How to write a VA elevator pitch

How to write your elevator pitch

Simply put, an “elevator pitch” is how you would deliver a summary of your product, business or service to someone during a short elevator ride. It’s not a sales pitch, it basically explains who you are, what you do, who you do it for and why someone might want this – but delivered in a nutshell. It’s really useful to have an elevator pitch for speaking to people at networking meetings, so let me show you exactly how to write one. 

How to create an elevator pitch

Sell the benefit

The hard truth is that people don’t actually care about you.

Because people just want to know what’s in it for them, you need to sell the benefit of what you do so they can see what they’ll get if they hire you.

Hardly anyone seems to know what a Virtual Assistant is (I get blank stares all the time) so you need to tell them what one is and then why people use them. A lot of people still don’t realise the value of outsourcing so you need to explain it to them in real and tangible terms that means something to them and their business.

Pitch then elaborate

Once you’ve given someone your elevator pitch, you need to follow it up with examples. I only see a light bulb go off in a person’s head when I do this.

Example:

“People use Virtual Assistants to save time and money. What I do depends on what my clients do for a living, but for example I might do online research for one client, set up newsletters for another, manage the diary of another one or do a combination of things based on what the client needs and when they need it. My clients love that they don’t have to take on an employee and they only pay me the hours or tasks they need me for.”

Tailor it

You have to think about why the specific person you’re talking to would want to hire you, so tailor the examples to your niche, what services you offer and the kinds of tasks the person in front of you might need, so they can see exactly how you can help them.

Feel free to go into your background a little when you’re giving examples or to provide specific details of what you do during certain projects – so you could say “marketing assistance might involve setting up email optin squeeze pages, creating content upgrades, setting up a newsletter and autoresponders, writing blog posts and then promoting on social media for example.”

Example Virtual Assistant elevator pitches:

1) “I’m a Virtual Assistant who specialises in providing social media, research and admin support to marketing consultants so they’re freed up to focus on their existing clients, work at bringing in new clients and get on with what they do best – which usually isn’t their admin!”

2) “I’m a Virtual Assistant – which is kind of like a Freelance PA – who works with small businesses doing tasks they either don’t know how to do, don’t like doing, or don’t want to do so they’re freed up to get on with something else. If my client charges more per hour than I do then they make money simply by passing either routine or niche tasks on to me instead.”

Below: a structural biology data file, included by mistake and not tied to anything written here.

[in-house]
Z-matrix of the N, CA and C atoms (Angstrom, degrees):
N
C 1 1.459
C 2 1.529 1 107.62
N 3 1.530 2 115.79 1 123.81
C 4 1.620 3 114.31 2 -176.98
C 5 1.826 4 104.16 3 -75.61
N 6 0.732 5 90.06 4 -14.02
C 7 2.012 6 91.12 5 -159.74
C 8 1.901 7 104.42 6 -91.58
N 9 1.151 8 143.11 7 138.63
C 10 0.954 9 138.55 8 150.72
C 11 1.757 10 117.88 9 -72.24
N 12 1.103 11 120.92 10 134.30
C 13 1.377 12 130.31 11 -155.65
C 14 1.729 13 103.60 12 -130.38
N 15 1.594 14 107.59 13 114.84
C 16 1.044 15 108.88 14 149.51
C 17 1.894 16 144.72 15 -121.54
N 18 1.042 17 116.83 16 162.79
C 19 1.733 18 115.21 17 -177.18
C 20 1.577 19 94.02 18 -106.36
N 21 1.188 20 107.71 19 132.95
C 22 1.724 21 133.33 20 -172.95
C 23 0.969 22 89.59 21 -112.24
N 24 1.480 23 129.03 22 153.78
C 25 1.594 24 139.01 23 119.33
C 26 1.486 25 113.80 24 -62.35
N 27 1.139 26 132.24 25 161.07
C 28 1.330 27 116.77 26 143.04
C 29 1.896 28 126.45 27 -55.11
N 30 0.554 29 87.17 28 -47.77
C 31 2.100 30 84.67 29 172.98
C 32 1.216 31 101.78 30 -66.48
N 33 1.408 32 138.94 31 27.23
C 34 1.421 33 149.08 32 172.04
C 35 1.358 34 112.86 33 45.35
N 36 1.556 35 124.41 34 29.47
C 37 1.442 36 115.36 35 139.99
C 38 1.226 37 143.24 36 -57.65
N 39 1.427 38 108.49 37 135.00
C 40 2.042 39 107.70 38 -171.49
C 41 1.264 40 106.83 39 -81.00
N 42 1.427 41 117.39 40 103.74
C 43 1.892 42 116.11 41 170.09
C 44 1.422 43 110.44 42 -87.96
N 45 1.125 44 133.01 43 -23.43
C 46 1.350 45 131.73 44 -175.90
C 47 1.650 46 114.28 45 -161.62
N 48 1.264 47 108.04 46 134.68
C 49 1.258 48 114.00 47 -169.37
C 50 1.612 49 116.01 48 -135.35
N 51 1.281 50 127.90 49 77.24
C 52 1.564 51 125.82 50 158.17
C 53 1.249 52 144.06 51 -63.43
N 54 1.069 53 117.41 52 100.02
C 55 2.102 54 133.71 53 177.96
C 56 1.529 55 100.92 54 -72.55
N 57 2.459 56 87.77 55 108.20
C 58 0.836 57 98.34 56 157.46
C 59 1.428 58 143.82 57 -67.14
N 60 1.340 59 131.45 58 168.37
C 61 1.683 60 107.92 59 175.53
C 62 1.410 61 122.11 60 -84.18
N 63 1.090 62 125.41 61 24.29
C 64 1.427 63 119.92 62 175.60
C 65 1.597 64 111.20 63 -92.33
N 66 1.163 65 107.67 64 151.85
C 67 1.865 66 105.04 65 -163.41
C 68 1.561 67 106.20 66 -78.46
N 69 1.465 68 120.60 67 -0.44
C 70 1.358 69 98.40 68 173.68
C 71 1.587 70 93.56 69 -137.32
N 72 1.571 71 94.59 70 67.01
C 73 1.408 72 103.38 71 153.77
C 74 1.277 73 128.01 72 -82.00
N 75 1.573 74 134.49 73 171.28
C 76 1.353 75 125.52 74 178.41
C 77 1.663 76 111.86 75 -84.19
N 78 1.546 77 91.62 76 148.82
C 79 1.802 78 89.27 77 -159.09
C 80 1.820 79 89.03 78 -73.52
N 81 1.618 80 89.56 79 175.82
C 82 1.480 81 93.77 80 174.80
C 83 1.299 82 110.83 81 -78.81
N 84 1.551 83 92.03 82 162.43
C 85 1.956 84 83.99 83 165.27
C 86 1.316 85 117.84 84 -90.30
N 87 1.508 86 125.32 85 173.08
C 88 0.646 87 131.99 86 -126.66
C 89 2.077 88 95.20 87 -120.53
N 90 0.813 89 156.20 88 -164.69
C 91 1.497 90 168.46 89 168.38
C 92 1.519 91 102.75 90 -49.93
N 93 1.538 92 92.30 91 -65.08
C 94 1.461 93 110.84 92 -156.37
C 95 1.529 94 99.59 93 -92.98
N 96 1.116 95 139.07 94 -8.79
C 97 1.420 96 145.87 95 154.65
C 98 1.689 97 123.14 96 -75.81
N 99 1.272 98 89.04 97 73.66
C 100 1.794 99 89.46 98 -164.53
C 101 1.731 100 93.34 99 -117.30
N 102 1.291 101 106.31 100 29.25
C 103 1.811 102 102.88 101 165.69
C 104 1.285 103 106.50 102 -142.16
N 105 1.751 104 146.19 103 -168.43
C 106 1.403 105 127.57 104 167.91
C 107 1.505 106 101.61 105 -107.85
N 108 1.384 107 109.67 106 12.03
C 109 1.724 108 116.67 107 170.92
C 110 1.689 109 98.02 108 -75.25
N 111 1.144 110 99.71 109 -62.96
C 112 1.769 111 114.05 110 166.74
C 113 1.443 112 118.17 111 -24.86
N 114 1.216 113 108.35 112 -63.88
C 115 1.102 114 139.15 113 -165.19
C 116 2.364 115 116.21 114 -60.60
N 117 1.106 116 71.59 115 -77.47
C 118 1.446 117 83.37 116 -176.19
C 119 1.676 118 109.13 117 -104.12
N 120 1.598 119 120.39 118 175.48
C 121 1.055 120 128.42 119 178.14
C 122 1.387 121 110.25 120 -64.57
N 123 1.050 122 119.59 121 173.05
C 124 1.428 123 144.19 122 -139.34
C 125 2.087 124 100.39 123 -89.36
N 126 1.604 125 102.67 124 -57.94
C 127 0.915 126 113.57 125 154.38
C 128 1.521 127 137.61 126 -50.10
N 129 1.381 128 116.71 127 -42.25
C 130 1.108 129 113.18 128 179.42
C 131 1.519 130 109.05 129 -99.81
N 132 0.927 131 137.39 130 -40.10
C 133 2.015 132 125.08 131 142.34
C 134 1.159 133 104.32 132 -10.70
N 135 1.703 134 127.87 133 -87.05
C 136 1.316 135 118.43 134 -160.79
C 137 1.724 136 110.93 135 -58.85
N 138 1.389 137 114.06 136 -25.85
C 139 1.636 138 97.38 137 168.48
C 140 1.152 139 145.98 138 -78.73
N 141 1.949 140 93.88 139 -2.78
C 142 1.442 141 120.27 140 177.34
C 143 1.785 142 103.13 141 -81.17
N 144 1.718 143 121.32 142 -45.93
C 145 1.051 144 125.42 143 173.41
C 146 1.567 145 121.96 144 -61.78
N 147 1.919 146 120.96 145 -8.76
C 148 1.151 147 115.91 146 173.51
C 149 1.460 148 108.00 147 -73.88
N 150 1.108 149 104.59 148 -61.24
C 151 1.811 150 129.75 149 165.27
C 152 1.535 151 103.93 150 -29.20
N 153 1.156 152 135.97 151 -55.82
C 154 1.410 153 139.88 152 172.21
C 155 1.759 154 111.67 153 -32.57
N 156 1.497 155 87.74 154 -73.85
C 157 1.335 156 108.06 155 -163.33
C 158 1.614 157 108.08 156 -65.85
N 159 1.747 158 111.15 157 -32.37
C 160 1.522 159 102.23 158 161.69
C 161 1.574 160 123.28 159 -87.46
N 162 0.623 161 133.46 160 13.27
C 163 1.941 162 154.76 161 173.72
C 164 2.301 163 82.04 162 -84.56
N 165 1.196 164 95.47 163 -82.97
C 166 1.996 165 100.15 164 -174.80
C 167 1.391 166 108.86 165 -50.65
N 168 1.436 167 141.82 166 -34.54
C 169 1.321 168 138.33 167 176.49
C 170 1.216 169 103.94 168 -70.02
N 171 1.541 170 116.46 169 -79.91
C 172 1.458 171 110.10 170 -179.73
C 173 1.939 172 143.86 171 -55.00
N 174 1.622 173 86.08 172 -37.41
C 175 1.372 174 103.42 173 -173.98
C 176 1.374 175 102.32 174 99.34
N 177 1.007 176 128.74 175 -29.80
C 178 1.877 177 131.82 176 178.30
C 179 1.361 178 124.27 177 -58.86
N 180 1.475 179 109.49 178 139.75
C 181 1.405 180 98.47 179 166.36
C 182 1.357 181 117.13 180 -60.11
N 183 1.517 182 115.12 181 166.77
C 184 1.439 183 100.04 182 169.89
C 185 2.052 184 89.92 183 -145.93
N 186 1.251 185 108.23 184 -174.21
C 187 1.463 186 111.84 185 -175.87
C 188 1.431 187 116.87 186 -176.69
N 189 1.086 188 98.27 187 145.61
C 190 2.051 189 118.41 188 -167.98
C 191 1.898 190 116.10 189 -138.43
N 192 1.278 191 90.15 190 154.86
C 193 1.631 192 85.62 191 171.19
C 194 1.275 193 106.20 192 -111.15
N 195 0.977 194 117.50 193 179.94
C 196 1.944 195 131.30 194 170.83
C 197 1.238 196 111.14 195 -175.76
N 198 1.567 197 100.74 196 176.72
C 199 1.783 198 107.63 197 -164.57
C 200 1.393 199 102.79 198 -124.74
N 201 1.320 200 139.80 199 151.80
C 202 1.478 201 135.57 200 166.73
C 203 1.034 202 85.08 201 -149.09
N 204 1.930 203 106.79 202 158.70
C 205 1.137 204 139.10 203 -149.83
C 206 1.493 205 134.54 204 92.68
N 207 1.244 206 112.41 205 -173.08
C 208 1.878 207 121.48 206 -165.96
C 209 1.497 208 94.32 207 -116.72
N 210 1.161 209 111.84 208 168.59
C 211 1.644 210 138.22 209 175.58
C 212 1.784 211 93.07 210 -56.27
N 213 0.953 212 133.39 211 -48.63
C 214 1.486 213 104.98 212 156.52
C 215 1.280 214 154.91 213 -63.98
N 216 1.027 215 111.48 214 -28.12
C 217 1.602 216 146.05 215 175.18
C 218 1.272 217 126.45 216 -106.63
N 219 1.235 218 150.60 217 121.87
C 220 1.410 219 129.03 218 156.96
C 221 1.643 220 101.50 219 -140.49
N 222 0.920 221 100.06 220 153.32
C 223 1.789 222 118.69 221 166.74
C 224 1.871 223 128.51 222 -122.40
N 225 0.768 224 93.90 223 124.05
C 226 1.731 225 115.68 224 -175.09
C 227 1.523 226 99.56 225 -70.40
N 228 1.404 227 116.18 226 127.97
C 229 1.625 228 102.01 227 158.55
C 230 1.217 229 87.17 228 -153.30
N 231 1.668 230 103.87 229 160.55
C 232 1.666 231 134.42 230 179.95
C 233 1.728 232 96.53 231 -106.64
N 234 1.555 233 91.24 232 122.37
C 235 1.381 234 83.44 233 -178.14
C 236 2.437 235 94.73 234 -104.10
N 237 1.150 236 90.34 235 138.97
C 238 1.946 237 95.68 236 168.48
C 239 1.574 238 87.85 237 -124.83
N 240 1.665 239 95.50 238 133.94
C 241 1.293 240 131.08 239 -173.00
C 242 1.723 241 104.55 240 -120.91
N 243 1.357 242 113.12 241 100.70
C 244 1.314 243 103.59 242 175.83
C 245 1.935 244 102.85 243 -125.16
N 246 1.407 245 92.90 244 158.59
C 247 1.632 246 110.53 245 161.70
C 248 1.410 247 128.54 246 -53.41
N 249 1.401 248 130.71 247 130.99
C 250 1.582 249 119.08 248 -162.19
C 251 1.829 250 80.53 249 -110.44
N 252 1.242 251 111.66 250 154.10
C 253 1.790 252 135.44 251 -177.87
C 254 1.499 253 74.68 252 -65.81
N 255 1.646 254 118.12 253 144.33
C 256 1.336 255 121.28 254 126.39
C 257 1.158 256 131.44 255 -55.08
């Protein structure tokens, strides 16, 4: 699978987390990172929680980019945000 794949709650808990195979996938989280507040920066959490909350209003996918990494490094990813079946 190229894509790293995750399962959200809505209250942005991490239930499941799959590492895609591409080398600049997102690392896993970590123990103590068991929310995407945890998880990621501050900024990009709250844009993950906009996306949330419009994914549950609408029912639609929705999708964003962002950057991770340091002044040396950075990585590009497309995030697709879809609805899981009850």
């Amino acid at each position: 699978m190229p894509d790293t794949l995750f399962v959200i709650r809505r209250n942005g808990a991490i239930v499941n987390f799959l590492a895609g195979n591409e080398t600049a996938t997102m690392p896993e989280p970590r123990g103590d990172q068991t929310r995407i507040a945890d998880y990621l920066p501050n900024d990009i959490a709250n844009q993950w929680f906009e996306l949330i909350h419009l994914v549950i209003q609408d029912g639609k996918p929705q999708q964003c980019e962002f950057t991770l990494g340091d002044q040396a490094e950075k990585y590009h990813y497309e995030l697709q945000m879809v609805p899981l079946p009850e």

3) “I’m a Virtual Assistant who provides both ad hoc tasks and ongoing admin support to small businesses and consultants so they can focus on their core business. They outsource their necessary but time-consuming tasks to me so they’re freed up to get on with other things – like making money, enhancing customer service, getting referrals or bringing in new clients.”

A good template framework would be:

“I’m a (Virtual Assistant) who helps (who it is your usual clients are – small businesses, consultants, coaches etc) with (what service/s you offer) so they can (what using you gives them – more free time, getting more research/leg work done, time to focus on business development, less stress etc).”

Then give the person you’re talking to tangible examples based on what they do and what you think they might need help with. You’ll know what they do for a living because you asked them before you talked about yourself right?

Bonus

It’s a good idea to have a handout for when you go networking. People can forget what you do, so tailor this free template from my downloads page, clip your business card to it, leave it on the info table or give it to people directly, and also use it as a follow-up email template to send to people you met at the event.

6 Comments

Laura

Brilliant!! I get the blank stare all time when explaining what I do – and then I waffle a bit trying to explain. I can be more concise now with your examples! Great post as always xx

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Joanne Munro |

[…] and ideal client, work out which services to offer, and set their rates. I will also write their elevator pitch and LinkedIn summary so they can actually go and get a real life […]

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